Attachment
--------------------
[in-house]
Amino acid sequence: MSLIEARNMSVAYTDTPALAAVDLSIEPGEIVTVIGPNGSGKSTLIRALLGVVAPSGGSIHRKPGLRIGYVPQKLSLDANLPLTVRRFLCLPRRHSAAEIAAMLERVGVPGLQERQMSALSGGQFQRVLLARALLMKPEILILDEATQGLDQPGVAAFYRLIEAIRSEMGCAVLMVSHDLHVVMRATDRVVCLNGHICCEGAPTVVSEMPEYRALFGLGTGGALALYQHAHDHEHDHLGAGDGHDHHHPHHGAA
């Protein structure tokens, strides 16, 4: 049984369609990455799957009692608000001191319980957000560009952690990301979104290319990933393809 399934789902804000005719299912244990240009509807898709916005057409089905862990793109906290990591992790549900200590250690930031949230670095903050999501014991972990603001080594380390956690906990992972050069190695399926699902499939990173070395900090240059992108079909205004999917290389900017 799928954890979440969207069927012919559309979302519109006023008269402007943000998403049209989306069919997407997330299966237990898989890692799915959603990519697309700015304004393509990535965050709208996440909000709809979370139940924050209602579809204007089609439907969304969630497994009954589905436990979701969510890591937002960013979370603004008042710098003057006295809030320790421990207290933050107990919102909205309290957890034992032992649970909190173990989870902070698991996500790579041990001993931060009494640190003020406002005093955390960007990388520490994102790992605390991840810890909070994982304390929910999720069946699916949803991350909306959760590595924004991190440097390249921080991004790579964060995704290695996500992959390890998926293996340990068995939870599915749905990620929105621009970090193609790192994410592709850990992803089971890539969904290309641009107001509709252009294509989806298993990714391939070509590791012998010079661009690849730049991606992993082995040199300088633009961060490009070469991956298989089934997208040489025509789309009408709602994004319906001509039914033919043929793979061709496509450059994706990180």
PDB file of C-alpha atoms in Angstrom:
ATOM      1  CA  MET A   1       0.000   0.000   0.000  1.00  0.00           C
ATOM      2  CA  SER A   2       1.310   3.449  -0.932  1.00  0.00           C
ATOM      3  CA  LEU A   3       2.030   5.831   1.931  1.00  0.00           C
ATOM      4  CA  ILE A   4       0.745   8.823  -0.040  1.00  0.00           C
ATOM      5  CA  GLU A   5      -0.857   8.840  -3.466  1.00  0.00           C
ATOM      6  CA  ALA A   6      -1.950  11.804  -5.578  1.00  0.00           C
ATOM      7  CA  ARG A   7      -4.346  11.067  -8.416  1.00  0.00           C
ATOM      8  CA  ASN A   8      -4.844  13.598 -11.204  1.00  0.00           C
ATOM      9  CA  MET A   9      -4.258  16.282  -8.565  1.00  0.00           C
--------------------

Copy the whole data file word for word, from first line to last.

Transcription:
[in-house]
Amino acid sequence: MSLIEARNMSVAYTDTPALAAVDLSIEPGEIVTVIGPNGSGKSTLIRALLGVVAPSGGSIHRKPGLRIGYVPQKLSLDANLPLTVRRFLCLPRRHSAAEIAAMLERVGVPGLQERQMSALSGGQFQRVLLARALLMKPEILILDEATQGLDQPGVAAFYRLIEAIRSEMGCAVLMVSHDLHVVMRATDRVVCLNGHICCEGAPTVVSEMPEYRALFGLGTGGALALYQHAHDHEHDHLGAGDGHDHHHPHHGAA
């Protein structure tokens, strides 16, 4: 049984369609990455799957009692608000001191319980957000560009952690990301979104290319990933393809 399934789902804000005719299912244990240009509807898709916005057409089905862990793109906290990591992790549900200590250690930031949230670095903050999501014991972990603001080594380390956690906990992972050069190695399926699902499939990173070395900090240059992108079909205004999917290389900017 799928954890979440969207069927012919559309979302519109006023008269402007943000998403049209989306069919997407997330299966237990898989890692799915959603990519697309700015304004393509990535965050709208996440909000709809979370139940924050209602579809204007089609439907969304969630497994009954589905436990979701969510890591937002960013979370603004008042710098003057006295809030320790421990207290933050107990919102909205309290957890034992032992649970909190173990989870902070698991996500790579041990001993931060009494640190003020406002005093955390960007990388520490994102790992605390991840810890909070994982304390929910999720069946699916949803991350909306959760590595924004991190440097390249921080991004790579964060995704290695996500992959390890998926293996340990068995939870599915749905990620929105621009970090193609790192994410592709850990992803089971890539969904290309641009107001509709252009294509989806298993990714391939070509590791012998010079661009690849730049991606992993082995040199300088633009961060490009070469991956298989089934997208040489025509789309009408709602994004319906001509039914033919043929793979061709496509450059994706990180």
PDB file of C-alpha atoms in Angstrom:
ATOM      1  CA  MET A   1       0.000   0.000   0.000  1.00  0.00           C
ATOM      2  CA  SER A   2       1.310   3.449  -0.932  1.00  0.00           C
ATOM      3  CA  LEU A   3       2.030   5.831   1.931  1.00  0.00           C
ATOM      4  CA  ILE A   4       0.745   8.823  -0.040  1.00  0.00           C
ATOM      5  CA  GLU A   5      -0.857   8.840  -3.466  1.00  0.00           C
ATOM      6  CA  ALA A   6      -1.950  11.804  -5.578  1.00  0.00           C
ATOM      7  CA  ARG A   7      -4.346  11.067  -8.416  1.00  0.00           C
ATOM      8  CA  ASN A   8      -4.844  13.598 -11.204  1.00  0.00           C
ATOM      9  CA  MET A   9      -4.258  16.282  -8.565  1.00  0.00           C